Soeur Sourire, Dom DiMaggio, Indomitable Spirit, and Ennui #socs

Didn’t say whether I should use “dom” at the beginning, end, or in the middle of the world, so time for me to wing it…

First, a hit song from 1963, by Jeanne Deckers, known at the the time as Soeur Sourire (Sister Sunshine) or The Singing Nun: “Dominique.” It honors St. Dominic, the founder of the Dominican order of priests, nuns, and I think laypeople.

Dom Dimaggio (source:

Joe DiMaggio had a brother named Dom. Betcha didn’t know that. Joe, of course, was The Yankee Clipper, while Dom played for the Red Sox, the Yankees’ arch-rivals, a fact I never knew until ESPN told me. Dom was the baby of the family and nowhere near the player his brother Joe was, but he had a good career (1399 games, .298 average, 87 home runs, 618 runs batted in) and he was a fan favorite in Boston. I never realized that Joe and Dom had an older brother, Vince, who spent his career bouncing around the National League, with the Braves, Reds, Pirates, Phillies, and Giants. If he had played for the Dodgers, Cubs and Cardinals, he would have played for all the National League teams.

I’m typing this on a brand-new MacBook Air. It’ll take some time to get used to the keyboard. I’m accustomed to working with a Windows keyboard, and those have “delete” and “insert” keys for deleting the character to the right of the cursor or inserting a character after the cursor. The MacBook has neither; there is a “delete” key, which corresponds to the backspace key, so I need to remember that pressing it deletes the character to the left, not the right, of the cursor. It’s a nice little computer, all things considered, and I can tell I’ll really enjoy the experience. I have what you might call an indomitable nature, especially when it comes to figuring out computers. My next trick will be to upgrade it to MacOS Mojave, something I did to my desktop computer yesterday.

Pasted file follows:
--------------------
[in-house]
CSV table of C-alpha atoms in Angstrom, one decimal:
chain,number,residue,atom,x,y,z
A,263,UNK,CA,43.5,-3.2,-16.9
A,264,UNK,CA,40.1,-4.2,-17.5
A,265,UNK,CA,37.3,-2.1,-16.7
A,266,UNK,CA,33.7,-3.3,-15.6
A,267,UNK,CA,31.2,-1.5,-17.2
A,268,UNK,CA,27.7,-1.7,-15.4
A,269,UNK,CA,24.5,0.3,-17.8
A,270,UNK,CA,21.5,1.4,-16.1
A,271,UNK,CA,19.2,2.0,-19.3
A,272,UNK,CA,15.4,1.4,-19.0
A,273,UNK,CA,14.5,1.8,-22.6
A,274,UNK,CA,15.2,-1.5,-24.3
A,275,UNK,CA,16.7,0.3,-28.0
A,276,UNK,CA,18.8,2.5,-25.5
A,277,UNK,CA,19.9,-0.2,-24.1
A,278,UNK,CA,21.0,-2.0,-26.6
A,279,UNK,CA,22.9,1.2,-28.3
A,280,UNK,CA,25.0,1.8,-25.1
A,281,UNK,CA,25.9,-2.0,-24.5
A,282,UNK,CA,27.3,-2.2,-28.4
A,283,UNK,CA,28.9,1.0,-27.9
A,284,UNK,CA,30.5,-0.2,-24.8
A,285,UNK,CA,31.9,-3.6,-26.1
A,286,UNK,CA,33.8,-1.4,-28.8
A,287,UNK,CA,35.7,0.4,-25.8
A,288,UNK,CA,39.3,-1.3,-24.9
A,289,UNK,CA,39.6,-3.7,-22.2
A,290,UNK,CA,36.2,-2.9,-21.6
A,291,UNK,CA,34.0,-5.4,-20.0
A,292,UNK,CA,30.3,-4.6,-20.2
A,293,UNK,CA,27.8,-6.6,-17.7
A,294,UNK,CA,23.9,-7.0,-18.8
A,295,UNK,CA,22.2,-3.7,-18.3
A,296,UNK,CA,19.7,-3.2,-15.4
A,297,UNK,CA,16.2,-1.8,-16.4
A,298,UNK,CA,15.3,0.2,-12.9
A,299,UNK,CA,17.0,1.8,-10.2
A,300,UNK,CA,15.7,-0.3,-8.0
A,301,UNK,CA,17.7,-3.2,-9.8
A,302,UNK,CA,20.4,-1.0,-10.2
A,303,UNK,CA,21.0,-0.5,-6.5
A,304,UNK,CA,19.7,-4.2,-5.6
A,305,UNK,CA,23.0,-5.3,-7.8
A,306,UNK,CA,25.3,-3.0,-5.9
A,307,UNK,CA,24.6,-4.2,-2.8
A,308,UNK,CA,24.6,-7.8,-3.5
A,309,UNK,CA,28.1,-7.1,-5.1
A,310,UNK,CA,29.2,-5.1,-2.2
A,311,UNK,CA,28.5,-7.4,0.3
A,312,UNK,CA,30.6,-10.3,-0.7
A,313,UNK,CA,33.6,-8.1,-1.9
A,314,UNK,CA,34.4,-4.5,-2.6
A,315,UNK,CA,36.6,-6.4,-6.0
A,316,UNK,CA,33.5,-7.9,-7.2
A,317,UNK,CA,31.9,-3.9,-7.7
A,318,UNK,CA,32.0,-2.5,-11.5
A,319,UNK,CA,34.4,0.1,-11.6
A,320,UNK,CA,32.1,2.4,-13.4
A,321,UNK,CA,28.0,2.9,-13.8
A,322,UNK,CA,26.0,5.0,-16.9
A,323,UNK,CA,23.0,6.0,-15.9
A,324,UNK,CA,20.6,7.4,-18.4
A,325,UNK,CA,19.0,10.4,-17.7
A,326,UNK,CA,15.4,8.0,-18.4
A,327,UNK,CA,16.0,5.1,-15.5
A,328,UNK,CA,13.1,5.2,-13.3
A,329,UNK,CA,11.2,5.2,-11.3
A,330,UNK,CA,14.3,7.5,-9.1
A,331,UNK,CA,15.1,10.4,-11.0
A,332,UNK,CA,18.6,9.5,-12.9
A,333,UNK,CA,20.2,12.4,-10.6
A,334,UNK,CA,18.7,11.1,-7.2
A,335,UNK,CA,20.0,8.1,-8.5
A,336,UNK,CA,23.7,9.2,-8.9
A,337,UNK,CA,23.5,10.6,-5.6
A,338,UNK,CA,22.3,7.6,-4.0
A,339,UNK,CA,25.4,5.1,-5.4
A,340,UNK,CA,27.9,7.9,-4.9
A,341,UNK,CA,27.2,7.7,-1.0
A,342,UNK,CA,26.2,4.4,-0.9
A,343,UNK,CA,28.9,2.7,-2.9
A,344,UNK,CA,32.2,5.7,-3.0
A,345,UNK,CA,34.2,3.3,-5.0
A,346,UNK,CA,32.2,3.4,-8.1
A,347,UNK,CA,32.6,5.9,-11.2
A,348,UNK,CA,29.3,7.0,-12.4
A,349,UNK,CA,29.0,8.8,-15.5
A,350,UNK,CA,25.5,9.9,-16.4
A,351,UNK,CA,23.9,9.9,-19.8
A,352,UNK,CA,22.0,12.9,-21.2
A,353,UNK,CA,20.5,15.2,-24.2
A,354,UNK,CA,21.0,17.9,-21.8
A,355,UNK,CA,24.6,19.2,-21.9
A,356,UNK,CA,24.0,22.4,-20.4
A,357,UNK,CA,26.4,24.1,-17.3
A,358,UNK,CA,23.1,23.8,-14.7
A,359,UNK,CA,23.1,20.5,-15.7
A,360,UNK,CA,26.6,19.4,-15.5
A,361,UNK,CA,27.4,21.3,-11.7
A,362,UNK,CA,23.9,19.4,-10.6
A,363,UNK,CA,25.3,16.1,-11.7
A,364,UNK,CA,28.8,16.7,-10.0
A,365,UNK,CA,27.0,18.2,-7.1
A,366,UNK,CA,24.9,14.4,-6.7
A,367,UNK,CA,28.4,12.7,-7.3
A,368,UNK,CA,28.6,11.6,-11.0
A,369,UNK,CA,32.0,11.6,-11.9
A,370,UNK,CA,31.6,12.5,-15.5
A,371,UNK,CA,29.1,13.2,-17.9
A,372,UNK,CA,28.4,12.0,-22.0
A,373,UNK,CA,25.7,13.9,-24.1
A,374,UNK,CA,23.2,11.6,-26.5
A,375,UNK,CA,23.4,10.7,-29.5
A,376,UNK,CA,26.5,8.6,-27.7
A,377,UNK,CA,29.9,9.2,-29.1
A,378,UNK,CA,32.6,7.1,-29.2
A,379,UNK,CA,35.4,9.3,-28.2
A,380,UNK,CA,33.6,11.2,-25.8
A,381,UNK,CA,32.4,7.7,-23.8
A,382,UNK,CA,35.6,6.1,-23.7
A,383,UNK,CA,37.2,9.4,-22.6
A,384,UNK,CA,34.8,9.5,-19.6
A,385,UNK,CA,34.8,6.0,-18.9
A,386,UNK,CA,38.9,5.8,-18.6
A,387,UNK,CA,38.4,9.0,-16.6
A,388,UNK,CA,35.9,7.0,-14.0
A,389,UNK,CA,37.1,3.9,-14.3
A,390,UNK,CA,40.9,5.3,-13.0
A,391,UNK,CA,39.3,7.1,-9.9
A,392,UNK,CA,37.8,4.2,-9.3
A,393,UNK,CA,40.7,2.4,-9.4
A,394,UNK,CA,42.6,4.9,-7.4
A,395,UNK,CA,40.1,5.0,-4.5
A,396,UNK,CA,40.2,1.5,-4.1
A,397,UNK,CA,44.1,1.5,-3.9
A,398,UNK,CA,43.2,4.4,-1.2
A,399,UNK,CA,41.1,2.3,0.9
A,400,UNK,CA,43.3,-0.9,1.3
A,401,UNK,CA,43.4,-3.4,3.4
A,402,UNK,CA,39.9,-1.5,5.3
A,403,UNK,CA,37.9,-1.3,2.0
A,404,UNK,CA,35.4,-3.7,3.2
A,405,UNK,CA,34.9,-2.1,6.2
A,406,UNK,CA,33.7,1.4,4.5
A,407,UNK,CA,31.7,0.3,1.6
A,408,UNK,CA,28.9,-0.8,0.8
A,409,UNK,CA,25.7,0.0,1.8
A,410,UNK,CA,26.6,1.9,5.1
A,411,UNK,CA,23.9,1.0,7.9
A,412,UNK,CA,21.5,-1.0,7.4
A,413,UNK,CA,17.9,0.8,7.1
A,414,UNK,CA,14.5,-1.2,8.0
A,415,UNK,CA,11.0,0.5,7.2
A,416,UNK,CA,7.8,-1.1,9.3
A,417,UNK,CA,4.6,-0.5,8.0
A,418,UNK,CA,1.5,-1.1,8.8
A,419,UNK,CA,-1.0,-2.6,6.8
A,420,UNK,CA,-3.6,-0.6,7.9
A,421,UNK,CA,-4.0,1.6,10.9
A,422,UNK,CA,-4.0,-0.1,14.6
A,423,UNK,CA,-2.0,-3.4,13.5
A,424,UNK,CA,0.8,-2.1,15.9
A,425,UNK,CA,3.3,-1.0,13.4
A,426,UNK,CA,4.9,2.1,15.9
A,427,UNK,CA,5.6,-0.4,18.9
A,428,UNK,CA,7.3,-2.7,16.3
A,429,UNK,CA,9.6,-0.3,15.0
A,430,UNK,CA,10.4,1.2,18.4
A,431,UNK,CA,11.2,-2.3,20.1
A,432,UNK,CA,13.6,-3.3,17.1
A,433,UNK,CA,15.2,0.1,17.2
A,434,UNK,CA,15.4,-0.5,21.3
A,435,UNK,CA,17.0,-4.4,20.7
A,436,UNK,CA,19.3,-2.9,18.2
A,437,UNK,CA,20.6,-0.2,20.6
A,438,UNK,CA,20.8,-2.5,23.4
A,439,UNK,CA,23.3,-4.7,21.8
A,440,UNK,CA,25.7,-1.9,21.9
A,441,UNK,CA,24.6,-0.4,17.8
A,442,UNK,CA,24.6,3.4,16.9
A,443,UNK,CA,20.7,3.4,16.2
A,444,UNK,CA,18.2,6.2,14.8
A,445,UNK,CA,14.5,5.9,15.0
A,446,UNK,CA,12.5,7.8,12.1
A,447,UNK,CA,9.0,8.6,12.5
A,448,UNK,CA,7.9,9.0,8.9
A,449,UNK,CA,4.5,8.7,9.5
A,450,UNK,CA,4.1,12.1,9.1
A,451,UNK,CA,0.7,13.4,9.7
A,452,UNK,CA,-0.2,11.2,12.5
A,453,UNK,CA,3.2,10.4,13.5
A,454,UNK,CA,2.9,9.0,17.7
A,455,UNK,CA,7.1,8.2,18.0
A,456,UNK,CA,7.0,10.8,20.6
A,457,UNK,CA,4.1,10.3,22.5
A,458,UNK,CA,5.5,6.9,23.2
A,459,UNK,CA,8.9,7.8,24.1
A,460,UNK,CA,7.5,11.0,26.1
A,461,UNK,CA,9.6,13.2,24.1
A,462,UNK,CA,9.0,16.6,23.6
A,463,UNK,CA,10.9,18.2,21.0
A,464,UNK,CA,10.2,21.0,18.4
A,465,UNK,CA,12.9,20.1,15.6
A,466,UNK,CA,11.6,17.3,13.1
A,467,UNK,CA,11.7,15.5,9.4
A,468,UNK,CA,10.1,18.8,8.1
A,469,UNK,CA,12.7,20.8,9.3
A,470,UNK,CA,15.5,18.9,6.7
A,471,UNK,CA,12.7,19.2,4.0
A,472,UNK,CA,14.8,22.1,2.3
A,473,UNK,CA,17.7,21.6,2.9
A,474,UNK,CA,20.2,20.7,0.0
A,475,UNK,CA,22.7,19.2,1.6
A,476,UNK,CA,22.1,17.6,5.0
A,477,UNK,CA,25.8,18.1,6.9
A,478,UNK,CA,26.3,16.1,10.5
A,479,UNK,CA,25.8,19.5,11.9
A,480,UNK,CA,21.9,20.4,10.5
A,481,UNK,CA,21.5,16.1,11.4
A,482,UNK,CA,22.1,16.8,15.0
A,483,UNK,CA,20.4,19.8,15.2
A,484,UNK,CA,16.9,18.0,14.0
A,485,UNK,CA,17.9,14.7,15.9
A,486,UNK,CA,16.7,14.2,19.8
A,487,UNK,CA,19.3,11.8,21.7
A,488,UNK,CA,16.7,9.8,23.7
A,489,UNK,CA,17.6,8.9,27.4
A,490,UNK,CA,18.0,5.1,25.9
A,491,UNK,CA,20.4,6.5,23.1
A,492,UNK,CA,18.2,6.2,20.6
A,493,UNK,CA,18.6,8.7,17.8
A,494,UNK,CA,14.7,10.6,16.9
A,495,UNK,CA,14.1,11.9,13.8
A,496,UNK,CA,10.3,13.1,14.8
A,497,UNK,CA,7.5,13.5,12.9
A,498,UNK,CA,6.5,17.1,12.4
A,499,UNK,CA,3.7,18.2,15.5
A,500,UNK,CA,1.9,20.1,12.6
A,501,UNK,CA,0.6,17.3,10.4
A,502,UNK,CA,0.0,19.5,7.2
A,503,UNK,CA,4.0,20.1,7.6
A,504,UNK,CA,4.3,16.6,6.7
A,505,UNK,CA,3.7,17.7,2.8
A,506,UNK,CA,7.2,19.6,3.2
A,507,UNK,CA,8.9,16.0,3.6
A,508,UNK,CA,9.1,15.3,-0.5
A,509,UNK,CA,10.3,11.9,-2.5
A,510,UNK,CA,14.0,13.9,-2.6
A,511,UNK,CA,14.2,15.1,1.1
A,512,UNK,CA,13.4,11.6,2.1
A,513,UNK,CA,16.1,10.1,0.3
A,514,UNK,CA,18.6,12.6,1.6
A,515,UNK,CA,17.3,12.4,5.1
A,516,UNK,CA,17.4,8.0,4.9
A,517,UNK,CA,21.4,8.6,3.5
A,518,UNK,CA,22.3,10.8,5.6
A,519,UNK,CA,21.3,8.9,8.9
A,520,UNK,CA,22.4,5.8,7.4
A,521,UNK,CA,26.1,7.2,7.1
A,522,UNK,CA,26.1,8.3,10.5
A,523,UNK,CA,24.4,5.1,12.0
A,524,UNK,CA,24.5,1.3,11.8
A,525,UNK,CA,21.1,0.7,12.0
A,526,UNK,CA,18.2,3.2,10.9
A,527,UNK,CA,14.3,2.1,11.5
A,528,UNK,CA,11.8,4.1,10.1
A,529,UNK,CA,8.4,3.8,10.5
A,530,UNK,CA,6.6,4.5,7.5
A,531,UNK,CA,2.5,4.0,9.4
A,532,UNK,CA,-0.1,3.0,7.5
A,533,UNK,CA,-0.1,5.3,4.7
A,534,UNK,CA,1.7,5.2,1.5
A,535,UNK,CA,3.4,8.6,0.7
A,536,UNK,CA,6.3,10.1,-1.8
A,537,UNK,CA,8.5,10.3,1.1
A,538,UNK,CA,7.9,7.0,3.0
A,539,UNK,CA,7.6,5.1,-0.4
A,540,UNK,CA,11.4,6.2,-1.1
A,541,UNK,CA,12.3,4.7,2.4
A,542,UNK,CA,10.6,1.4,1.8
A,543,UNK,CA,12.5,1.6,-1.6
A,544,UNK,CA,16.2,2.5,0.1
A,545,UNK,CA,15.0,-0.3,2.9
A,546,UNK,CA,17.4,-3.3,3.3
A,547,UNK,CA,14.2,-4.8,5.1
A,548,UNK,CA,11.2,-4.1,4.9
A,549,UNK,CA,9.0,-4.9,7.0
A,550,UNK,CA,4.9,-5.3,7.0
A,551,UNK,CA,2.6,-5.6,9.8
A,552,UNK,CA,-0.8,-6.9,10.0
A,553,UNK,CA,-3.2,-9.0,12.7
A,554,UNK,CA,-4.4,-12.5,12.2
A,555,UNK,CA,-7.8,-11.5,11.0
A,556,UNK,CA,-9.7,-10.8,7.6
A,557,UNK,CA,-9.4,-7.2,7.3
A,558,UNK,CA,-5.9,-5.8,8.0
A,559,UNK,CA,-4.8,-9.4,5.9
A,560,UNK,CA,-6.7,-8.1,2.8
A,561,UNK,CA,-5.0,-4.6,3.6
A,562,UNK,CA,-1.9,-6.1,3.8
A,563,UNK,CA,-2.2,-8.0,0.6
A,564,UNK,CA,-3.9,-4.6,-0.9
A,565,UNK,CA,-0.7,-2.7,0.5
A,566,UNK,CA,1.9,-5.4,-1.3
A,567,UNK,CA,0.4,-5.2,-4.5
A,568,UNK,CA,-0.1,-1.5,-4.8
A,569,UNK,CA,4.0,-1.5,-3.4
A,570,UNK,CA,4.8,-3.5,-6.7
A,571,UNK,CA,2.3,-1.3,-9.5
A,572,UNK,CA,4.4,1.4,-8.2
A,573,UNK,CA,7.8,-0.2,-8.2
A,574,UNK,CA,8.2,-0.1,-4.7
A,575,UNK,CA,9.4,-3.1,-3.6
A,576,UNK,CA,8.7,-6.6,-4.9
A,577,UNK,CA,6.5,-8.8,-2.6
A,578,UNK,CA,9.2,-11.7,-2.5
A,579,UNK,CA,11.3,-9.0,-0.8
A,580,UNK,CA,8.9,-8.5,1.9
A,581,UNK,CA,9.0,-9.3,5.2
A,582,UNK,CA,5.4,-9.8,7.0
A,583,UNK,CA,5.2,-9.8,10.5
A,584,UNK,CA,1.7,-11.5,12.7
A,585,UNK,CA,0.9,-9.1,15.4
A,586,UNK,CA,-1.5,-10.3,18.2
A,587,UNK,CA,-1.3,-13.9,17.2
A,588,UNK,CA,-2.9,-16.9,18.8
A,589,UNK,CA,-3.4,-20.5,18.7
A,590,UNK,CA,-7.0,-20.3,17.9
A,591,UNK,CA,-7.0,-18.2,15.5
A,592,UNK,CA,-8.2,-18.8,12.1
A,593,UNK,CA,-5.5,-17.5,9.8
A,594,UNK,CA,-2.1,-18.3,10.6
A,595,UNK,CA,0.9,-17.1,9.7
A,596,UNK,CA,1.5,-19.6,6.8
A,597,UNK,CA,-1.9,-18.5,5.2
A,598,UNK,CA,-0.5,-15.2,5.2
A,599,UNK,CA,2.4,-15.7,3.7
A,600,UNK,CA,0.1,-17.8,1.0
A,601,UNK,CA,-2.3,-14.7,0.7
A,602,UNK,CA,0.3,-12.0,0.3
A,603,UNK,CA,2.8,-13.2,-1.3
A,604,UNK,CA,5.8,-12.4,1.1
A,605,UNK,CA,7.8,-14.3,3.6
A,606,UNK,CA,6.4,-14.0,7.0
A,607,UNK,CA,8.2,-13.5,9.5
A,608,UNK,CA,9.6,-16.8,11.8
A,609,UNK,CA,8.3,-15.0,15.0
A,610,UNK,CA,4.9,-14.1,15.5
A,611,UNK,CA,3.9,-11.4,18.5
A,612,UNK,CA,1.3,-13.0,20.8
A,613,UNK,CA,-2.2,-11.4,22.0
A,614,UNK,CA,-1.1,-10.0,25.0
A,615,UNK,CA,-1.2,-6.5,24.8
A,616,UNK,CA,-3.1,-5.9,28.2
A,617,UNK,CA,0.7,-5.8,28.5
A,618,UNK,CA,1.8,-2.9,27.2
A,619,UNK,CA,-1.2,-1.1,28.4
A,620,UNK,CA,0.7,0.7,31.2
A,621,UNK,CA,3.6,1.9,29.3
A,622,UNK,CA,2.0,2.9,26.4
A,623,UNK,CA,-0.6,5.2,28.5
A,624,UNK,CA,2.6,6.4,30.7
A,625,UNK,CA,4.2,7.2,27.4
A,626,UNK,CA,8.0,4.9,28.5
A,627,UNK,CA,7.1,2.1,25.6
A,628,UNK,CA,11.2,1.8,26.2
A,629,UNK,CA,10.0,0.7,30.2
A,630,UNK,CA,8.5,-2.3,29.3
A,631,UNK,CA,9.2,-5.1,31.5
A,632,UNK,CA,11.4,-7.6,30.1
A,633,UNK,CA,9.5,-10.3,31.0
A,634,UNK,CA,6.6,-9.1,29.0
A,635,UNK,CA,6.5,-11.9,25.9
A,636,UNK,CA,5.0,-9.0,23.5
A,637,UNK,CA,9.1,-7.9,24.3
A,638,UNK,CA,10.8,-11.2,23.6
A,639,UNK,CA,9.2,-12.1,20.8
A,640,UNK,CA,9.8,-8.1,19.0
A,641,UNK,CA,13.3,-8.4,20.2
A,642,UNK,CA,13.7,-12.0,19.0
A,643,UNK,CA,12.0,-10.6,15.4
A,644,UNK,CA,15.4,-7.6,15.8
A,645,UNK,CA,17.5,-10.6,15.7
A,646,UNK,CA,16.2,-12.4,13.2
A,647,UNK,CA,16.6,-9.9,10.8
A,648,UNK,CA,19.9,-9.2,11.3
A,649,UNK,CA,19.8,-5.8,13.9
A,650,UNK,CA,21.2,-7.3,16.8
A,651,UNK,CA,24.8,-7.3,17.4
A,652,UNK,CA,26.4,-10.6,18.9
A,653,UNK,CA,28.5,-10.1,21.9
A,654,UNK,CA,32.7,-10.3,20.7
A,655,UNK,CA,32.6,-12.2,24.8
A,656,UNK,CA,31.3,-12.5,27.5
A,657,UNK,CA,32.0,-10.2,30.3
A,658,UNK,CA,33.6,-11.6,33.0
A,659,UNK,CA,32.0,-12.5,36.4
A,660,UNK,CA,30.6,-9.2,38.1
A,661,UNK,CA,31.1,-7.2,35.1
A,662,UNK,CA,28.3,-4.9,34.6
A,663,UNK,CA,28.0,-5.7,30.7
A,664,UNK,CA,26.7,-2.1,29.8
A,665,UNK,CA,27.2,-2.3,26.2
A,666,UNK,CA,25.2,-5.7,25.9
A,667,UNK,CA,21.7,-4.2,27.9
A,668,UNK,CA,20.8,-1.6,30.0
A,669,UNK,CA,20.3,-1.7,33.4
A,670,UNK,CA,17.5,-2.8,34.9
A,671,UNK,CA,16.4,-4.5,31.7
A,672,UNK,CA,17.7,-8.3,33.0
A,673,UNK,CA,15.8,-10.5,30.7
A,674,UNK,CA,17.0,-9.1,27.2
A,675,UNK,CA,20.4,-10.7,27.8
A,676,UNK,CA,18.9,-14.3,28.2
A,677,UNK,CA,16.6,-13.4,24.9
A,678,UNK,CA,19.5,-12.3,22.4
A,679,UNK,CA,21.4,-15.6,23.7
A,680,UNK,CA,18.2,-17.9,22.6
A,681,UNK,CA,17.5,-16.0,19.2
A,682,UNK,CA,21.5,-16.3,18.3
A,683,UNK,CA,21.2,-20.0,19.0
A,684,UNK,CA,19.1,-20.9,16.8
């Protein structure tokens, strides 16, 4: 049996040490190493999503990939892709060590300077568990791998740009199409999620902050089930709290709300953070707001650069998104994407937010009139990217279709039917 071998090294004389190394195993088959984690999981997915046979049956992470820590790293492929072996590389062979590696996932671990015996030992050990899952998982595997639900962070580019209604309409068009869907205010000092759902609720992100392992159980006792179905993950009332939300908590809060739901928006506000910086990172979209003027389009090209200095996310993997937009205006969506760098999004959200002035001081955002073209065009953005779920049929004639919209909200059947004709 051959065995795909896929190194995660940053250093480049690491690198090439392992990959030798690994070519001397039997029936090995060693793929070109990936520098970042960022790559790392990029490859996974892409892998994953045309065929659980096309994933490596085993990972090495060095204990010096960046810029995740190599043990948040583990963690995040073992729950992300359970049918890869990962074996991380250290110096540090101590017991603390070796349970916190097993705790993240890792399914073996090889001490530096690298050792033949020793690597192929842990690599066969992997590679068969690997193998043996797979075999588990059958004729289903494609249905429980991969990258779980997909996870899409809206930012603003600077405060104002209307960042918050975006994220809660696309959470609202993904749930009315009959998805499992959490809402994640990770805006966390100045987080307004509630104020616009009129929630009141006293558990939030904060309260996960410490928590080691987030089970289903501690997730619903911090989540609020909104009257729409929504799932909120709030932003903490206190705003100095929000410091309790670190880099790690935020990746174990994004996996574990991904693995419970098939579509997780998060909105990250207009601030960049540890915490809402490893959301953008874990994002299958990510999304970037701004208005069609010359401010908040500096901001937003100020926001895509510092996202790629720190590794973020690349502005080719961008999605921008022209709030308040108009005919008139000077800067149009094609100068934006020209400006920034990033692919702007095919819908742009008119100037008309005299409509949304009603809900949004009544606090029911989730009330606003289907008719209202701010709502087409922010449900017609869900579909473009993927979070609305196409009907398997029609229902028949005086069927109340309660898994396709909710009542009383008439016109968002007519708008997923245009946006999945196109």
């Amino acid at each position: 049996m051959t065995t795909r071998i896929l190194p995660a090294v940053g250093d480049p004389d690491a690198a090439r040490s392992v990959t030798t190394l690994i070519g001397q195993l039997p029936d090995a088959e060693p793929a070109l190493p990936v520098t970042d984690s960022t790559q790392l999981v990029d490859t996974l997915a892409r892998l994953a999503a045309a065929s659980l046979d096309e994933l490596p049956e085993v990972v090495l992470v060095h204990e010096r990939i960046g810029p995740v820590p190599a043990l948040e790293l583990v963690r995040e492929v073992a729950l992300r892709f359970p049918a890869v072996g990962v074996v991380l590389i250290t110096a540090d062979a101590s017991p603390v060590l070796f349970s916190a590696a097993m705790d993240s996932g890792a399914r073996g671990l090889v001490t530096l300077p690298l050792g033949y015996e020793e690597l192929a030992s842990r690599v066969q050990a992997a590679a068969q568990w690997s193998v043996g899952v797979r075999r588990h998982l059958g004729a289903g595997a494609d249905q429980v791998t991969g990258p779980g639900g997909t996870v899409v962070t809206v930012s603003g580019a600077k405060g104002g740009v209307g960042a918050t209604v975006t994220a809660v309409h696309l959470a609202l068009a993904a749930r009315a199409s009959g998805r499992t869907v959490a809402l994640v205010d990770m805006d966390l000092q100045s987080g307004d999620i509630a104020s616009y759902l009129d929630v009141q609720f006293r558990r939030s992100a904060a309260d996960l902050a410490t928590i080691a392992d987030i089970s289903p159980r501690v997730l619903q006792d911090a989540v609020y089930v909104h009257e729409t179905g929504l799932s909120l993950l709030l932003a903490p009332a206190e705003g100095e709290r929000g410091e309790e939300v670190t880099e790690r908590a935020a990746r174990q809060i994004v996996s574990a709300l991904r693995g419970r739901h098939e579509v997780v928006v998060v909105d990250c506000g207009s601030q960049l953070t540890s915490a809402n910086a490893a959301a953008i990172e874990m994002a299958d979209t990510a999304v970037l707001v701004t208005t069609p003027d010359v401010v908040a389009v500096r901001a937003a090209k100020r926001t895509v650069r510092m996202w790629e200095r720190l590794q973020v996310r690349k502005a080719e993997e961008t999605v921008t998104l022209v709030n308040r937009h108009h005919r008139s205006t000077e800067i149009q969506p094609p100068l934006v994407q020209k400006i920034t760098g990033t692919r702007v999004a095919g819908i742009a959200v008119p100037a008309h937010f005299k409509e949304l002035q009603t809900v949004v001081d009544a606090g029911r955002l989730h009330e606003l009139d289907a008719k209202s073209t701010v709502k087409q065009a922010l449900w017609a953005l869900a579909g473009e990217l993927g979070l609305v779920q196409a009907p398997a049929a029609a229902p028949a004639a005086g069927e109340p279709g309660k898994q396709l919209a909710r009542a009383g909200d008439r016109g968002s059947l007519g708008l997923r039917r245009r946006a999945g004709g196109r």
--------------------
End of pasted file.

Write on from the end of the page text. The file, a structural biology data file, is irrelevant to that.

There are a lot of words that end in “dom,” including “freedom” and “boredom.” Boredom describes how I felt yesterday when I waited for my desktop to upgrade. Freedom, of course, is just another word for nothing left to lose, as Kris Kristofferson wrote and Janis Joplin sang…

There, I used “dom” at the beginning, middle and end of words.

Stream of Consciousness Saturday is brought to you each week by Linda Hill and this station. Now this word from your local Coca-Cola bottlers. For extra fun, take more than one, because things go better with Coke!

24 thoughts on “Soeur Sourire, Dom DiMaggio, Indomitable Spirit, and Ennui #socs

  1. Wow, learn something new every day, John! I didn’t know Joe DiMaggio had brothers. Love the song selection and interesting to see The Singing Nun and Me and Bobby McGee in the same post. Love Janis!


  2. My mom was really into the singing nun. I don’t know if it had to do with her growing up Catholic or what. She took us all to see the movie with Debbie Reynolds and we had the album, so I learned some of the French before I took it in high school. You got me curious about Jeanne Deckers so I read what Wikipedia has to say. She was rebellious in ways I can admire and faced significant challenges with the church but never gave up her faith.